Some foliar fungicides are labelled for suppression of corn ear moulds, while insecticide applications targeting Western Bean Cutworm (WBC) may reduce ear feeding injury which can predispose ears to greater ear mould infection. Members were interested in evaluating the effects of combined use.
Six corn fields were compared with strips of a tassel timing fungicide + insecticide application and check strips with no applications to evaluate WBC feeding and DON vomitoxin levels in both. Prior to harvest, treated and untreated strips were visually evaluated for the presence of WBC ear feeding. A total of 100 ears were evaluated in each plot. A subsample of 20 ears were randomly collected, dried, shelled and submitted for DON vomitoxin analysis from each plot.
The amount of WBC feeding varied by field (Table 1). In most cases, feeding damage was minor and limited to a small number of kernels at the ear tips. In fields with a higher incidence of feeding (Fields 1 and 4), a portion of affected ears also showed elevated levels of feeding damage such as side entry holes and feeding. The fungicide + insecticide application appeared to reduce WBC feeding damage at fields where feeding was present in the untreated plots. From a visual ear mould perspective, most fields appeared relatively clean with the exception of Field 1 where some ear mould development was evident. DON vomitoxin levels were relatively low across the six fields, with all samples testing below 2.00 ppm. In the three fields where the control plots tested positive for DON, the fungicide + insecticide applications appeared to reduce DON vomitoxin levels. In three fields, both the treated and untreated plots were below the detectable limit of vomitoxin analysis (<0.2 ppm).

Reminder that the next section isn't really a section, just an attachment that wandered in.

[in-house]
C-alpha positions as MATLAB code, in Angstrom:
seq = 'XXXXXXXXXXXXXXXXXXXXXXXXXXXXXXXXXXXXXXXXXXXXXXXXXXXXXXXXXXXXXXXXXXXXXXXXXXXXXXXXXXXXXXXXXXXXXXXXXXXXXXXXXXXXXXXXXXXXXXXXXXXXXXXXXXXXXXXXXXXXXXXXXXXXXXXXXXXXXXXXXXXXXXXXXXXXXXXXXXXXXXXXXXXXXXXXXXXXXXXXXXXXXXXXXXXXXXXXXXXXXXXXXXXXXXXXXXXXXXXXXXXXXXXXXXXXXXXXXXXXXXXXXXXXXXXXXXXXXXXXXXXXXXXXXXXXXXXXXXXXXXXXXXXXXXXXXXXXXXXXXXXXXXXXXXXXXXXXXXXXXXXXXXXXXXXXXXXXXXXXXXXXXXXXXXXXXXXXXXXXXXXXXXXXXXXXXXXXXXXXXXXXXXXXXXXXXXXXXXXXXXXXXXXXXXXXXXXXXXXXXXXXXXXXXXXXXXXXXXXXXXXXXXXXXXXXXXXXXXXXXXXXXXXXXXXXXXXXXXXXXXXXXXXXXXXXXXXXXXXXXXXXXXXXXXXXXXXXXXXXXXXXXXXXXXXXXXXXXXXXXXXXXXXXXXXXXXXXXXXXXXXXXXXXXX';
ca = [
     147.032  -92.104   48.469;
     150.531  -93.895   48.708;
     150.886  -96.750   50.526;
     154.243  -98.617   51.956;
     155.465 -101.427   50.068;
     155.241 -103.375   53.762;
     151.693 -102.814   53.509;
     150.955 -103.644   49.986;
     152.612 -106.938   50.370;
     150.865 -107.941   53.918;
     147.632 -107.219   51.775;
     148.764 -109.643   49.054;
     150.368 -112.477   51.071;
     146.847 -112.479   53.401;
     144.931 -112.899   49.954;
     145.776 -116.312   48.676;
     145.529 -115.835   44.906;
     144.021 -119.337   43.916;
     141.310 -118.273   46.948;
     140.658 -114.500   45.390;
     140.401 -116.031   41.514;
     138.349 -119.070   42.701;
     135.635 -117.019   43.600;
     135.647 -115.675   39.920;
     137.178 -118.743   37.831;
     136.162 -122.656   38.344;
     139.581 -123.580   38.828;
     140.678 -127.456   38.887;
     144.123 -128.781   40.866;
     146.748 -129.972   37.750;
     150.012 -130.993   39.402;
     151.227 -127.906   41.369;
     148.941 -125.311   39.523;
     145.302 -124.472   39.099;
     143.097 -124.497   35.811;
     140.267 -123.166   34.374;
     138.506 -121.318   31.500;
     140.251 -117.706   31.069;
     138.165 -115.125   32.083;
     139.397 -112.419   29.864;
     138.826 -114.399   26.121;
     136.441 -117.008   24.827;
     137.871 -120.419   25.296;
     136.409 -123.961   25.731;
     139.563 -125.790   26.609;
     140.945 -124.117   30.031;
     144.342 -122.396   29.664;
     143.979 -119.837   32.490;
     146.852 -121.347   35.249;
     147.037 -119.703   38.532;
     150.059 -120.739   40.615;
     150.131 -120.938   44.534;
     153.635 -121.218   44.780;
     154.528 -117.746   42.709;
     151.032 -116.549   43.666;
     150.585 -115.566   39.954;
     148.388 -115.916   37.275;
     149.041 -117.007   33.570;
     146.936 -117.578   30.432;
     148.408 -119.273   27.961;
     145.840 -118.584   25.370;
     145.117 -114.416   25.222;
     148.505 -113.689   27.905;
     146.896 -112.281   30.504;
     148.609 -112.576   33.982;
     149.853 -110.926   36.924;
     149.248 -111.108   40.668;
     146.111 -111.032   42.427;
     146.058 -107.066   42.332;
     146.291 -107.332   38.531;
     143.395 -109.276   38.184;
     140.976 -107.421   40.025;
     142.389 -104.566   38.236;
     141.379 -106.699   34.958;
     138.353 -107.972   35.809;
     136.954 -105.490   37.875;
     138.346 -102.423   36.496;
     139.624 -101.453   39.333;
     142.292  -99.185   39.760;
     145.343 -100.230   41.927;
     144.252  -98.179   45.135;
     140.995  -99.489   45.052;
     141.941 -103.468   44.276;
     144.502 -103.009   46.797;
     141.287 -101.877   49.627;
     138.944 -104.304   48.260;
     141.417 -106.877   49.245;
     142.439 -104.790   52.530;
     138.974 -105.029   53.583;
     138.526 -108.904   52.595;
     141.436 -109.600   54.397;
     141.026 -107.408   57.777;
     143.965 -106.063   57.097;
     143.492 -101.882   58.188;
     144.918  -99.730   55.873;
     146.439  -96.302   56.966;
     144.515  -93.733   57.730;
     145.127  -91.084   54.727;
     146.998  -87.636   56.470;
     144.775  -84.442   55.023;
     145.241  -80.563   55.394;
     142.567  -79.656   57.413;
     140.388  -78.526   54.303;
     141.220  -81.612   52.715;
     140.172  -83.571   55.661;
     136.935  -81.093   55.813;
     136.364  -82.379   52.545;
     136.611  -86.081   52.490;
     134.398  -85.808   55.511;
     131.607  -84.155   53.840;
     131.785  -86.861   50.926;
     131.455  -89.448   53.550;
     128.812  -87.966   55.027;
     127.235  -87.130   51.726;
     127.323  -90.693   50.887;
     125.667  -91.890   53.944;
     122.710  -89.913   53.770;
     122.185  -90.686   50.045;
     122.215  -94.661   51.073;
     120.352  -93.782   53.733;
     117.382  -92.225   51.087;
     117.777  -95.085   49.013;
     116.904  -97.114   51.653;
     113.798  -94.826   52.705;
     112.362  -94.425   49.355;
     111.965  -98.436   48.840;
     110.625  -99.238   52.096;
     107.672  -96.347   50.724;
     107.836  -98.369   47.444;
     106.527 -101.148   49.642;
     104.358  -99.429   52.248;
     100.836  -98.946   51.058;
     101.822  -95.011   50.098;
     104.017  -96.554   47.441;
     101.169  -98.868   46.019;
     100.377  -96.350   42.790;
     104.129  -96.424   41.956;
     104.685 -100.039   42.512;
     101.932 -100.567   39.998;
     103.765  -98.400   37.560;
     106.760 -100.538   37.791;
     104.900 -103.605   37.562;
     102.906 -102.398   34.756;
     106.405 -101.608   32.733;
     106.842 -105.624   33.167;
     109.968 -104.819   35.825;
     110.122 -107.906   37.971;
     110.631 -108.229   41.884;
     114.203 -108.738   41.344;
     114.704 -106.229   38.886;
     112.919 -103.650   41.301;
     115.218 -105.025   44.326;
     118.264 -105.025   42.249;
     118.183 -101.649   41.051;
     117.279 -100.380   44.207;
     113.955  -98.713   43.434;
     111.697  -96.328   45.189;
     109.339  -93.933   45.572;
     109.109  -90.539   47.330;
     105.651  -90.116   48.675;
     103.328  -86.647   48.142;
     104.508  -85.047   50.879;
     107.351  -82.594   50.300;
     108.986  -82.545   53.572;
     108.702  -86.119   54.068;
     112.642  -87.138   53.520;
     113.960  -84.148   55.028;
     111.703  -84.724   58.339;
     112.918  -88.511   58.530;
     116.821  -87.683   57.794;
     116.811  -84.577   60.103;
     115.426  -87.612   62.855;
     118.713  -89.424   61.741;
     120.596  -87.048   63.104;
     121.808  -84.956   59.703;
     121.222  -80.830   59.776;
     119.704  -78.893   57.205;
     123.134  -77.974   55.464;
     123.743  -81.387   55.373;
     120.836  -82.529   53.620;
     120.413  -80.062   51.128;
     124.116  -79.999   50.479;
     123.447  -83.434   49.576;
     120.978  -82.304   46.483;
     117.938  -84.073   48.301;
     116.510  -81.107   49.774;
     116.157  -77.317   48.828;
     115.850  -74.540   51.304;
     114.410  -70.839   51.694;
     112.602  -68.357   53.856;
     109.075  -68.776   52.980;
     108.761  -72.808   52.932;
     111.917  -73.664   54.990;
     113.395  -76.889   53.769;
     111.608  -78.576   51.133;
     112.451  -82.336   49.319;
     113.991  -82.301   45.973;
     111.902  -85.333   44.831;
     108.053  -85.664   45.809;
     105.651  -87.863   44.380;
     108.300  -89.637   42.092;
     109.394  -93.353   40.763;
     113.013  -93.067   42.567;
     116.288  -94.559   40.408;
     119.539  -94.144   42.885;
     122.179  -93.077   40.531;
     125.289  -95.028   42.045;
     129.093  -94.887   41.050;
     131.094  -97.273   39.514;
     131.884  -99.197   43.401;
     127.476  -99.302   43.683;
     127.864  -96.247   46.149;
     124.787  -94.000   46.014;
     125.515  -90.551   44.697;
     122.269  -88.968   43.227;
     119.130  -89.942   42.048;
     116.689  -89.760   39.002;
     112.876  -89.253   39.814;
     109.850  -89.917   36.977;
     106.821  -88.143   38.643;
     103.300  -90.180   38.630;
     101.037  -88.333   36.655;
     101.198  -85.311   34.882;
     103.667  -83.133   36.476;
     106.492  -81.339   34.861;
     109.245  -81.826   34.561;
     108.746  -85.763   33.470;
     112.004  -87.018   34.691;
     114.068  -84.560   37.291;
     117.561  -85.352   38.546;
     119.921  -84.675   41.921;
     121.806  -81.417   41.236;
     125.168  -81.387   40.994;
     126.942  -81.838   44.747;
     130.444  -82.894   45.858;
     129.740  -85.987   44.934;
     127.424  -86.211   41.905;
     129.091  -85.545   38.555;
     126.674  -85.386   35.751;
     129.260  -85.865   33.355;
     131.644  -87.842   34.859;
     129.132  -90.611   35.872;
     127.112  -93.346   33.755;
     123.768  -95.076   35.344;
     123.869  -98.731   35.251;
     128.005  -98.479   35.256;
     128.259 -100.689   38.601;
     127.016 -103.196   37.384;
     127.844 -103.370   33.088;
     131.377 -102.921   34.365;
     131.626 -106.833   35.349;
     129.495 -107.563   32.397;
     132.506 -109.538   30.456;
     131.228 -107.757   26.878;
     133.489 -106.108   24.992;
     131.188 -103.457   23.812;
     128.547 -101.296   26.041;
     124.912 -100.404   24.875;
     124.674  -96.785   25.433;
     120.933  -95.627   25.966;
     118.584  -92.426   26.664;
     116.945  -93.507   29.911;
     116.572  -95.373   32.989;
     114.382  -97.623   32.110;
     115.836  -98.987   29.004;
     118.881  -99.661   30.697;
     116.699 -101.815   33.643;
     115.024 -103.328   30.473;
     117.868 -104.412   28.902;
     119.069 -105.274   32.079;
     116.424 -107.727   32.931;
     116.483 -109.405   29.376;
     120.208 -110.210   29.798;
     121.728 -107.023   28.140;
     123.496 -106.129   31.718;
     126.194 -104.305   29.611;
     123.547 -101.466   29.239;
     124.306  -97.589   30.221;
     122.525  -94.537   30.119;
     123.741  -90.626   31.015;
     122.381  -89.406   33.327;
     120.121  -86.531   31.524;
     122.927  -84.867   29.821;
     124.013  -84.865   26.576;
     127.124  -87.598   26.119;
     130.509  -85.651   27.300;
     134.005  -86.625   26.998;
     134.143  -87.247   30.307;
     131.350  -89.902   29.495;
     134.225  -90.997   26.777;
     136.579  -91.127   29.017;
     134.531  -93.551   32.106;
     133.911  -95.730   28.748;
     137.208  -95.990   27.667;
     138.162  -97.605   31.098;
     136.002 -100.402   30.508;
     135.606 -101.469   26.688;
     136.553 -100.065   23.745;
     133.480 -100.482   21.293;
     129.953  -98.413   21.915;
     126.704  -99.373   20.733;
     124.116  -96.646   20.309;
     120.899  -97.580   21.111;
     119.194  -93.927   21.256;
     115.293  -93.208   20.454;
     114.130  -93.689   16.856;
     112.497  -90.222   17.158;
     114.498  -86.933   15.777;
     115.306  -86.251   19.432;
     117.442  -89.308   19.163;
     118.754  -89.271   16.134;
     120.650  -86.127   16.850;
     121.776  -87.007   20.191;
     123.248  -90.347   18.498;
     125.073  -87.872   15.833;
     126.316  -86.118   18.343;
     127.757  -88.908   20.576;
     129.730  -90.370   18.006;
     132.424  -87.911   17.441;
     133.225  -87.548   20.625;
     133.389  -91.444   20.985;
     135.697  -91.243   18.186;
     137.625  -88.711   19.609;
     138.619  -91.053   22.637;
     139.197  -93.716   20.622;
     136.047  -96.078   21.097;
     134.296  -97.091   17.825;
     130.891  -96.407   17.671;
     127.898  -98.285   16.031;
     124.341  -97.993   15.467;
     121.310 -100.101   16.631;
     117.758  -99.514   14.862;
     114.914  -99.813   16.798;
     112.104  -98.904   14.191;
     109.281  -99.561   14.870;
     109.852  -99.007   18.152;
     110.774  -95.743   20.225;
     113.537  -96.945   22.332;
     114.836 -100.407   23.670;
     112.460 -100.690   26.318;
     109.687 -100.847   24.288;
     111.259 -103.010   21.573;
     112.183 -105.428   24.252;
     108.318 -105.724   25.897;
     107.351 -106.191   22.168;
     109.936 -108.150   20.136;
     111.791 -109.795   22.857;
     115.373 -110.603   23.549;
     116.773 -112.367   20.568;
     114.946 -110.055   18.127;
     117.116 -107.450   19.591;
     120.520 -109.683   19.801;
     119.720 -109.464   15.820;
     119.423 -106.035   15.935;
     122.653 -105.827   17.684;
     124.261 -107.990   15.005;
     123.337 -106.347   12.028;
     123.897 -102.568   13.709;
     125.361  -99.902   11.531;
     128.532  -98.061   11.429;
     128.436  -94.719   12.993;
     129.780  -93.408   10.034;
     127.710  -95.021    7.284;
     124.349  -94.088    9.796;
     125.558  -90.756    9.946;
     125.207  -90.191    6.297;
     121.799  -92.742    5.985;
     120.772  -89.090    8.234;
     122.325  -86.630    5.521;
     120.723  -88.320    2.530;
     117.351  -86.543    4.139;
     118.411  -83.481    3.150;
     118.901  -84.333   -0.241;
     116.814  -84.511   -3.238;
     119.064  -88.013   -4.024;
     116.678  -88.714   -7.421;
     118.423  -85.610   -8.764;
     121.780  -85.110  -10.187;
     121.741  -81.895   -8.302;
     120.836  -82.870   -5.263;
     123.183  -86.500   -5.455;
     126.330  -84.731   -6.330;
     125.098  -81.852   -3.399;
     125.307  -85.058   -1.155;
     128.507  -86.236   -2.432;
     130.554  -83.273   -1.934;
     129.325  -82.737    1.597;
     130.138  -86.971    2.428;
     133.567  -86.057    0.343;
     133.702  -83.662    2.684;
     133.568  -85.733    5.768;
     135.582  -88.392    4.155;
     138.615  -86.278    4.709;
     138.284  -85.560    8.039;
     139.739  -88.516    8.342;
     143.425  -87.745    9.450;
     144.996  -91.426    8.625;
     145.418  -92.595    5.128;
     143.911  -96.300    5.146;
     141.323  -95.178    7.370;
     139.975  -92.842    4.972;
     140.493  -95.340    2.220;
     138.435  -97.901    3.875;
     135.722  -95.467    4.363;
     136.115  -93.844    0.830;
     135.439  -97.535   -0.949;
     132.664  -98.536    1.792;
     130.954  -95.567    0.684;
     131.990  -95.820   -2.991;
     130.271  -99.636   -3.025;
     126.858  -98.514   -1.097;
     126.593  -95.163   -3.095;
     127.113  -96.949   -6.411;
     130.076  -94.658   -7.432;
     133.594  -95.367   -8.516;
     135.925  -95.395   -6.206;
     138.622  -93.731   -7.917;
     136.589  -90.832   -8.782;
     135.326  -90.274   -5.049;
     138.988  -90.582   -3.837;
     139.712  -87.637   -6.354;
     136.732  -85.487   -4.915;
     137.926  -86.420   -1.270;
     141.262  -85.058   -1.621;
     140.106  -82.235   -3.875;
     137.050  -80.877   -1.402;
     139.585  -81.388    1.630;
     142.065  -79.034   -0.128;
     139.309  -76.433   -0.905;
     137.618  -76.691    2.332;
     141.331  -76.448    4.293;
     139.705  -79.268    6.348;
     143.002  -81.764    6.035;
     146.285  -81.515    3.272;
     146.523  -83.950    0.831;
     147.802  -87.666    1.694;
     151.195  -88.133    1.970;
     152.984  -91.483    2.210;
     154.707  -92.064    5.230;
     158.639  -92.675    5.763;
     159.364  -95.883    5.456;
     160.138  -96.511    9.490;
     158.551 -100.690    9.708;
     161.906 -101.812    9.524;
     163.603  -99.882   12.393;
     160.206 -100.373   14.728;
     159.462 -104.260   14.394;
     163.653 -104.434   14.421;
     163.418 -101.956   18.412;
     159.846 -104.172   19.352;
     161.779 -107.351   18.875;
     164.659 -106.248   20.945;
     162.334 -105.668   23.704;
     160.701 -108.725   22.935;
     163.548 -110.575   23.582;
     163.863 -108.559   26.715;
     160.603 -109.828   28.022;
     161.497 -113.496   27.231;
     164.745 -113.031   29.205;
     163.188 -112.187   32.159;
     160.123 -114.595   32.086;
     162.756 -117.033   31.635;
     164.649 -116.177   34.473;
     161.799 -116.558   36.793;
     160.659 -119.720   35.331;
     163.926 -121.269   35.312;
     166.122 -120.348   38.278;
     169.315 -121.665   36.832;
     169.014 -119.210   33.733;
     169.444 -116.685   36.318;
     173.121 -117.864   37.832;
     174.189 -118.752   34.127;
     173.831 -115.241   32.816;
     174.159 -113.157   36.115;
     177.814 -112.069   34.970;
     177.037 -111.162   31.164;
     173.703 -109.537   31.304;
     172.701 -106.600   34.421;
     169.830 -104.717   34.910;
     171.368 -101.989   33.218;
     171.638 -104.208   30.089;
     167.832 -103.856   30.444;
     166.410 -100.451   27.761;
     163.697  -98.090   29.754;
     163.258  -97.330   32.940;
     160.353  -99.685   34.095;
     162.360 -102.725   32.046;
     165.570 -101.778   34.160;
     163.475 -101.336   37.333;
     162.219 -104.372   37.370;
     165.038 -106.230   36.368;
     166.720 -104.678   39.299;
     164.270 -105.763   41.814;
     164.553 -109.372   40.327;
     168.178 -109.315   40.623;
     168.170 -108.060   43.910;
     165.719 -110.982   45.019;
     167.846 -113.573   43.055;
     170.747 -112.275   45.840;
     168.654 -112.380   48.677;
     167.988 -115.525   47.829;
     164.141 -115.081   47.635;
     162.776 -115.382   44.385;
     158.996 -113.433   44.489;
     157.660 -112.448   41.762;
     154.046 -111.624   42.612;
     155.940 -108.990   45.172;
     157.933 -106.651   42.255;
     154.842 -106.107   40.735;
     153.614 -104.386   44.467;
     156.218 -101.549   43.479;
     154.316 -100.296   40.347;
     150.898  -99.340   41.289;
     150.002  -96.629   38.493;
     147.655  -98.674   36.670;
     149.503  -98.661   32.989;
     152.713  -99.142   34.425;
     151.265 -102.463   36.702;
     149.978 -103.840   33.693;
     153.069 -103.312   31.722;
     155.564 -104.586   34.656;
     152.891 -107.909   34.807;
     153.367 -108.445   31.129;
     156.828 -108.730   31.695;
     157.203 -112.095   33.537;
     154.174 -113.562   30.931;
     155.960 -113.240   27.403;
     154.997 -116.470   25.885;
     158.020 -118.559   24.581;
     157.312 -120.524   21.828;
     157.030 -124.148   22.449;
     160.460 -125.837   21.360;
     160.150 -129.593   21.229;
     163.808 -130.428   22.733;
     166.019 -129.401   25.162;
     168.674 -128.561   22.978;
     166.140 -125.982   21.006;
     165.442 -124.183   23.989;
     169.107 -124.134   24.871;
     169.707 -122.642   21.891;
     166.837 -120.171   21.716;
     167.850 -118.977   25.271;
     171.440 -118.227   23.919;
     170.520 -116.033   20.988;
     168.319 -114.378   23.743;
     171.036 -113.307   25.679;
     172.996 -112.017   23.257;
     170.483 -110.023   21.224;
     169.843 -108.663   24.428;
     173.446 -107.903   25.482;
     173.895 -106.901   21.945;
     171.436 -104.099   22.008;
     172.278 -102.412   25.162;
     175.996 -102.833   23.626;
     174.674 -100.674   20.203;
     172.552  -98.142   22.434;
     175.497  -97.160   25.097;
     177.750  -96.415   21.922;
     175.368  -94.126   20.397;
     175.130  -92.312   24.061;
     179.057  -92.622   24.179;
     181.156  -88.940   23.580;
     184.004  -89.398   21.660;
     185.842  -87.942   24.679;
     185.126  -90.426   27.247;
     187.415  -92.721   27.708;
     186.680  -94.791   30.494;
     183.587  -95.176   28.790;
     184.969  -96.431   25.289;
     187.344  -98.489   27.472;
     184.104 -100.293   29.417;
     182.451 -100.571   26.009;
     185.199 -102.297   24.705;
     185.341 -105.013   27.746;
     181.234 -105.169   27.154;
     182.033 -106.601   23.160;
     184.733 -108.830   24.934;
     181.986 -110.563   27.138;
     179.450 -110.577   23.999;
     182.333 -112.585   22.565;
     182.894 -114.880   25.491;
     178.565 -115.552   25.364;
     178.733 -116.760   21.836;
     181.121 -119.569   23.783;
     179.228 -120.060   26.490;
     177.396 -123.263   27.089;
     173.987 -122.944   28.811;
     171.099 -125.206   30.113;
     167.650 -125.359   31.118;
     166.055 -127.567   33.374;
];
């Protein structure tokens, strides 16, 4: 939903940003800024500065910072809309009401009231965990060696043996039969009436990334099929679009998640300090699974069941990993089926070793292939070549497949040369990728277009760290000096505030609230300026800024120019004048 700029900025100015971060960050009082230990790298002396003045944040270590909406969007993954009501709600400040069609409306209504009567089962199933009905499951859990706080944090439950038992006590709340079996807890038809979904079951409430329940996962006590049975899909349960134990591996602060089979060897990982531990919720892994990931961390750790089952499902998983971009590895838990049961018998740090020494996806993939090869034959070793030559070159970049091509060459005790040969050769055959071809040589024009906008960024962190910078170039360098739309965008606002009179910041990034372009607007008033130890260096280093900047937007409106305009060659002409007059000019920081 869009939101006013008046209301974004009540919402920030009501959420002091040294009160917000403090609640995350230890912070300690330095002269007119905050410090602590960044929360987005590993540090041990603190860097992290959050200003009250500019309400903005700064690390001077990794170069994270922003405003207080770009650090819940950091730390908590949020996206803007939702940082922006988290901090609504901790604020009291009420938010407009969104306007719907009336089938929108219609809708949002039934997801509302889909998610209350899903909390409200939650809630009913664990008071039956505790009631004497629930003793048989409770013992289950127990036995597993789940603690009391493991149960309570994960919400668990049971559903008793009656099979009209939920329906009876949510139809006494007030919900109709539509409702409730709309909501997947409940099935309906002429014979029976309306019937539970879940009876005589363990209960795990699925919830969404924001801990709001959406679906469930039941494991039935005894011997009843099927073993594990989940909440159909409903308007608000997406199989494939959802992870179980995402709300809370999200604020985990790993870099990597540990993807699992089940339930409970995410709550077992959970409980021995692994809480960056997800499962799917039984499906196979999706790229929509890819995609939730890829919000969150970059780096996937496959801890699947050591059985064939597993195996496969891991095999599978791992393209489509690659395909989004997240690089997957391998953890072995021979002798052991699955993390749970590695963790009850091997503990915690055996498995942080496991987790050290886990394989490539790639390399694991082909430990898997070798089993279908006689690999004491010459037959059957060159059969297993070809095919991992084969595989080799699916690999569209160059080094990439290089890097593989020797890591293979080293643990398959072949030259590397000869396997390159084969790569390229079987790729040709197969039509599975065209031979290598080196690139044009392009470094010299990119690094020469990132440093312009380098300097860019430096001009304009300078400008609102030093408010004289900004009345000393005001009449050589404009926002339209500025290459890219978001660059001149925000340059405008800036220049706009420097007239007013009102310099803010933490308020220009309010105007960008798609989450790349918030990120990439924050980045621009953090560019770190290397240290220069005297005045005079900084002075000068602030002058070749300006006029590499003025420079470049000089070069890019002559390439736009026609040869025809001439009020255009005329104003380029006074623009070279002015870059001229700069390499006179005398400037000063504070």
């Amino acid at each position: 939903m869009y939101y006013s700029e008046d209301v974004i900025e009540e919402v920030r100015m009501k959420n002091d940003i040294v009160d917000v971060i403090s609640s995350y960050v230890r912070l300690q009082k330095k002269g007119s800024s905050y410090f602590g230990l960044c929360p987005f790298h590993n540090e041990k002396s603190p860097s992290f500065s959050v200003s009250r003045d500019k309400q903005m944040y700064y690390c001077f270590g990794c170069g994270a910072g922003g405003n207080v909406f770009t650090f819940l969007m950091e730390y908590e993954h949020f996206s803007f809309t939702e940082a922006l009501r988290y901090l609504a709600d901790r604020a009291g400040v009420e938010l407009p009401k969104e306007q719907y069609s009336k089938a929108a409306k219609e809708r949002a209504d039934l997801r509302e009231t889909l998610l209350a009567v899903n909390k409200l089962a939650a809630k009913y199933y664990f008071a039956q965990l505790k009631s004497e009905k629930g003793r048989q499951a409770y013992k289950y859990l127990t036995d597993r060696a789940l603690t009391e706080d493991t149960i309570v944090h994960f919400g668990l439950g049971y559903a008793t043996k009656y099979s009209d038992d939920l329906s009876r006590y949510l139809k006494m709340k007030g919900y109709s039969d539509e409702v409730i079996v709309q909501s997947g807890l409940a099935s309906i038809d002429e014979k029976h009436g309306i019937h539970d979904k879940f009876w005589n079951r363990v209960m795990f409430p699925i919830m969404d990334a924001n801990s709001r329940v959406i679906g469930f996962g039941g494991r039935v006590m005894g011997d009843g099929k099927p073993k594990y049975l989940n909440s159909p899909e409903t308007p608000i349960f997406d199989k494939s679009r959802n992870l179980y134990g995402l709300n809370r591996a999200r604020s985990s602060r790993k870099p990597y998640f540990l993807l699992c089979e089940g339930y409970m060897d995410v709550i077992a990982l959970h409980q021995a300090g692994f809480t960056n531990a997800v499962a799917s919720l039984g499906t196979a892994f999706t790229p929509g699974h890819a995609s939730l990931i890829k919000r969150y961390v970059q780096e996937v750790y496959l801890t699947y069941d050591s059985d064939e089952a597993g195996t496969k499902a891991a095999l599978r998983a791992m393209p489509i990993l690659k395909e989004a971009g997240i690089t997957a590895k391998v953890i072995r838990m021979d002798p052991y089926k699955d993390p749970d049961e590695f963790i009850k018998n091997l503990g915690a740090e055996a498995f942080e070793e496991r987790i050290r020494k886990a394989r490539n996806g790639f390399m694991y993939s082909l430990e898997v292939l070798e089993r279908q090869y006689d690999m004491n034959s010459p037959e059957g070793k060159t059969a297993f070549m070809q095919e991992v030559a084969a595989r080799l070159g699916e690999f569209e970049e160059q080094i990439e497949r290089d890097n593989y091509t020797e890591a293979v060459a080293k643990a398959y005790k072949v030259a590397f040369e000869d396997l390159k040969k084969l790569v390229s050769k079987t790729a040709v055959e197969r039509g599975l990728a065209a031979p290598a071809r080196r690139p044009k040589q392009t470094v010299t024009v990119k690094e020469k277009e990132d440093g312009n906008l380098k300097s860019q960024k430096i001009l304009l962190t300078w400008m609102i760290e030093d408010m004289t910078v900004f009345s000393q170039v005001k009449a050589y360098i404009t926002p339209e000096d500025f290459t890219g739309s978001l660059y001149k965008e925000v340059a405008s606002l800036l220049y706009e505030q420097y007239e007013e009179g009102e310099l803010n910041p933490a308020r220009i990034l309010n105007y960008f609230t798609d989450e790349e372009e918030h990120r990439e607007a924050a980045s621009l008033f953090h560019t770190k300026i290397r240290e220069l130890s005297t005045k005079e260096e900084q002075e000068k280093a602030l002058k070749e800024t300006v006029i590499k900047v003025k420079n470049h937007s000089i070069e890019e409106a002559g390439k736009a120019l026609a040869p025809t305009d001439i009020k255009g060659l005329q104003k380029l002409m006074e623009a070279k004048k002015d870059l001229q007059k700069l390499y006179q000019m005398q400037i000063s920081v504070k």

|Table 1. Ear feeding injury rates and DON vomitoxin analysis results for untreated and treated (insecticide + fungicide) plots|
|% of Ears with WBC Feeding||DON Vomitoxin (ppm)|
|BDL = Below Detectable Limit (<0.20 ppm)|
Scouting is recommended, the control threshold for WBC is when 5% of plants have either WBC larvae or eggs present and the field is near or at tassel or silking. If a field is at threshold near tassel timing, the ideal insecticide application timing is considered to be at 95% tassel emergence, or close to when fresh silks will be present. This is when larvae migrate to the developing ears to feed on silks. Generally, once a corn field is in tassel, WBC moths will prefer to lay eggs in other non-tasseling corn fields or edible bean fields. Those that have already entered the ear will be protected from an insecticide application. Fungicides are just one of many tools available for helping to manage ear moulds. Others include good crop rotation, selection of tolerant hybrids, and timely planting. The two fungicides labelled for Fusarium and Gibberella ear mould suppression in the 2016-2017 Pub 812: Field Crop Protection Guide include Proline and Caramba. Proper application timing (at fresh silk emergence but prior to silk browning) and good silk coverage are important, and this would also be the preferred timing for combination fungicide + insecticide applications as well.
Thanks to our cooperators who participated in this project, to the co-ordinators and summer students for their time and efforts. Thanks to OSCIA and OMAFRA for Tier 1 funding for this project, and to Ben Rosser, OMAFRA, for his assistance. This project will continue in 2018, if you are interested in participating, please contact David Grieve 509-608-4286 firstname.lastname@example.org